Macbeth is one of Shakespeare's tragic heroes in that his character follows the model of Shakespeare's other tragic heroes. He is an admirable, powerful, and well respected member of his society, a society in which he occupies a high position. (This can also be said of King Lear, Brutus, and Hamlet, for example.) Like these other tragic heroes, Macbeth's character is flawed, and it is this character flaw that leads to his destruction. Macbeth, like Shakespeare's other tragic heroes, is ultimately responsible for his own destruction.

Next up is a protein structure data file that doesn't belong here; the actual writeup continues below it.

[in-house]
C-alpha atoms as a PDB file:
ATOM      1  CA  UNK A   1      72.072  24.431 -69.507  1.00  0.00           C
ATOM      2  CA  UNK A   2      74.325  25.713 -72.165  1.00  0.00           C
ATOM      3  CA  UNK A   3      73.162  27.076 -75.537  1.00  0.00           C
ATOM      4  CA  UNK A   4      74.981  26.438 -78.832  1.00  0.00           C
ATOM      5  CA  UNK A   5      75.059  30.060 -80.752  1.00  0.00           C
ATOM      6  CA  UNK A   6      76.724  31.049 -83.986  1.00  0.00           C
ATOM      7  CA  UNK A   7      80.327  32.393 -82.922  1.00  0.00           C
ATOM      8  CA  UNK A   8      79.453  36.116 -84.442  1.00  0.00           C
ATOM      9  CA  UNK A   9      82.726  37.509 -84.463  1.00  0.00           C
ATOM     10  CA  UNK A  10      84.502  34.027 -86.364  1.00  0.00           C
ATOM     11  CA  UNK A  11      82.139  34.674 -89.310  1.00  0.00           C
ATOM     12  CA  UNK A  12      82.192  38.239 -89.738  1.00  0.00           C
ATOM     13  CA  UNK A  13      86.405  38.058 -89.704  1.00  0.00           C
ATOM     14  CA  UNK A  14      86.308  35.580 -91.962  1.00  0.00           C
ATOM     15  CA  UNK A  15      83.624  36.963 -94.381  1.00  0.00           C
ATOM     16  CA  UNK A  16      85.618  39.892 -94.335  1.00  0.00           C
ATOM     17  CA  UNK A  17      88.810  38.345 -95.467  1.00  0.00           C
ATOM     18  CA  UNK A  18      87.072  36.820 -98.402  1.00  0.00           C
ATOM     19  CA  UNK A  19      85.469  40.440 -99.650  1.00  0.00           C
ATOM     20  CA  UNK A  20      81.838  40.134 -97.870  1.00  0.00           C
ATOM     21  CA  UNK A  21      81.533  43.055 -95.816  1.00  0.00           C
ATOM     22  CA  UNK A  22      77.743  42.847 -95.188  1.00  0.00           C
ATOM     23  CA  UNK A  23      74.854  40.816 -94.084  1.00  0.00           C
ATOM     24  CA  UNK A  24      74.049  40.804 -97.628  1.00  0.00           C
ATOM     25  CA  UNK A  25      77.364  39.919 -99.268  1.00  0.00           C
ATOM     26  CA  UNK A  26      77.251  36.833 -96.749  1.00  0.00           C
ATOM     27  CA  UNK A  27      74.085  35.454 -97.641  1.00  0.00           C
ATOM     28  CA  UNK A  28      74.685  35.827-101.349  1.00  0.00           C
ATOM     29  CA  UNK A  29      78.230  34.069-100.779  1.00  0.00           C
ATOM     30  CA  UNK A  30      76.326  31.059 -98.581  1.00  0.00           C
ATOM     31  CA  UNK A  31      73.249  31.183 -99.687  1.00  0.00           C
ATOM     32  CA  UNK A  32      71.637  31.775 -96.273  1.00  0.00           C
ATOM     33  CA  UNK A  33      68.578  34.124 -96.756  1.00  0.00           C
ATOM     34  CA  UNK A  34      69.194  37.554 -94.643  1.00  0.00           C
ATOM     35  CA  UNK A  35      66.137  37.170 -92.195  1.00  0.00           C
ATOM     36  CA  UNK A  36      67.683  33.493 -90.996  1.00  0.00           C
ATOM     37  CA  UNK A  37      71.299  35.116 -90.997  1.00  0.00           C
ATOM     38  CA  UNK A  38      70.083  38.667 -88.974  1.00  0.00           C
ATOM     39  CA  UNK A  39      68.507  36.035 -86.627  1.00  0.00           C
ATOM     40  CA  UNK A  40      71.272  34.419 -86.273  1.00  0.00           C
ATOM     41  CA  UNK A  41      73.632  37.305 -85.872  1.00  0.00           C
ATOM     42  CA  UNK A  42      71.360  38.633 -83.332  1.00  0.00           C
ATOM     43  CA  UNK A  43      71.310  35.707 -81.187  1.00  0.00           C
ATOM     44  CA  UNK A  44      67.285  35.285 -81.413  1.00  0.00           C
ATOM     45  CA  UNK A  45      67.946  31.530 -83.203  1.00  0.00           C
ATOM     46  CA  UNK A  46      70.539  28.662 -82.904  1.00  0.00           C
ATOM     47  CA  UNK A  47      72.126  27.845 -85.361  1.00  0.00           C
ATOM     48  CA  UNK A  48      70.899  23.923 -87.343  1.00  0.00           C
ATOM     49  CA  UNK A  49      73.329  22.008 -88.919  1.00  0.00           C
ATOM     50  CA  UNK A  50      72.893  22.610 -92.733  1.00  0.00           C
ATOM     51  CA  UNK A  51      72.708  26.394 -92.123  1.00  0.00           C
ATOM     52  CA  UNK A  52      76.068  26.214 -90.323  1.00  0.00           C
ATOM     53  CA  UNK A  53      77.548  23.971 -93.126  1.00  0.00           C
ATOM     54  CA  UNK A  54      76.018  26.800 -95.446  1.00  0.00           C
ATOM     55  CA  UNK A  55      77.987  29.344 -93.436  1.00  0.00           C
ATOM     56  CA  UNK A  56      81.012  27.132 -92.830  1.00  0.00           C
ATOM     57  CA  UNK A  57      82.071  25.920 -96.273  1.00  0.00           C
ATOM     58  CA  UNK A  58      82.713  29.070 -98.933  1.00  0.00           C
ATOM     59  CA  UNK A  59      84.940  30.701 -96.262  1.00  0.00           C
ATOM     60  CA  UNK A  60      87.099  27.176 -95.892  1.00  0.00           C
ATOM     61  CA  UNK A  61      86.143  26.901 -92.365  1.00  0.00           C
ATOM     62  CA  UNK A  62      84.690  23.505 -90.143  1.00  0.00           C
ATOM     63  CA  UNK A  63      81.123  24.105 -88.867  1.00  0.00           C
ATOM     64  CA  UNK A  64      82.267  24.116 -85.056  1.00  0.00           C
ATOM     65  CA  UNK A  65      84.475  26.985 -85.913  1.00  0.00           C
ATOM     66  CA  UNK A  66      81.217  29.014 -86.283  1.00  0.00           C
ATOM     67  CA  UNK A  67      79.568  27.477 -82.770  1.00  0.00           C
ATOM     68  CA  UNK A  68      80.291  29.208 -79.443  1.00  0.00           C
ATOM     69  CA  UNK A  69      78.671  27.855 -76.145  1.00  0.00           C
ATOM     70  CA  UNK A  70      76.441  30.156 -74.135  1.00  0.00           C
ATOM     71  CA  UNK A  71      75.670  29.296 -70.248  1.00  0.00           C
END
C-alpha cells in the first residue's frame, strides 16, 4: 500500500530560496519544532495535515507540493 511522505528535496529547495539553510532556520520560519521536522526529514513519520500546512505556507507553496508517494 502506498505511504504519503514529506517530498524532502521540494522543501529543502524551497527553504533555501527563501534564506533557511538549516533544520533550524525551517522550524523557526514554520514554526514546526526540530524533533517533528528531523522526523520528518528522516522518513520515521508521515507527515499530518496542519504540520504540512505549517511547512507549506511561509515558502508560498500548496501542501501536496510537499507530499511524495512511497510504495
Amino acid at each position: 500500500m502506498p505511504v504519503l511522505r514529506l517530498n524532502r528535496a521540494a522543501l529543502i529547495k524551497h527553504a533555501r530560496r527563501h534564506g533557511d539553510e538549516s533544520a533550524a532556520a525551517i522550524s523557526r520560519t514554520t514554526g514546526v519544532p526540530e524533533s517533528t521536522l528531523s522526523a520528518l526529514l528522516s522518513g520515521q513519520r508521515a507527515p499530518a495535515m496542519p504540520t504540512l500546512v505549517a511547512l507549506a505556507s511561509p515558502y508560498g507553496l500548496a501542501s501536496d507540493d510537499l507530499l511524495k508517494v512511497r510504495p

The nature of Macbeth's fall is epic. From his former position of great respect and admiration, he descends--step by step--until he becomes even more than a villain; he becomes a monster. I've often wondered why Shakespeare makes Macbeth so thoroughly detestable among his tragic heroes. I think the answer lies in Macbeth's crime (regicide) and the English political structure of Shakespeare's time (monarchy). The play develops a very strong statement about killing one's king out of political ambition.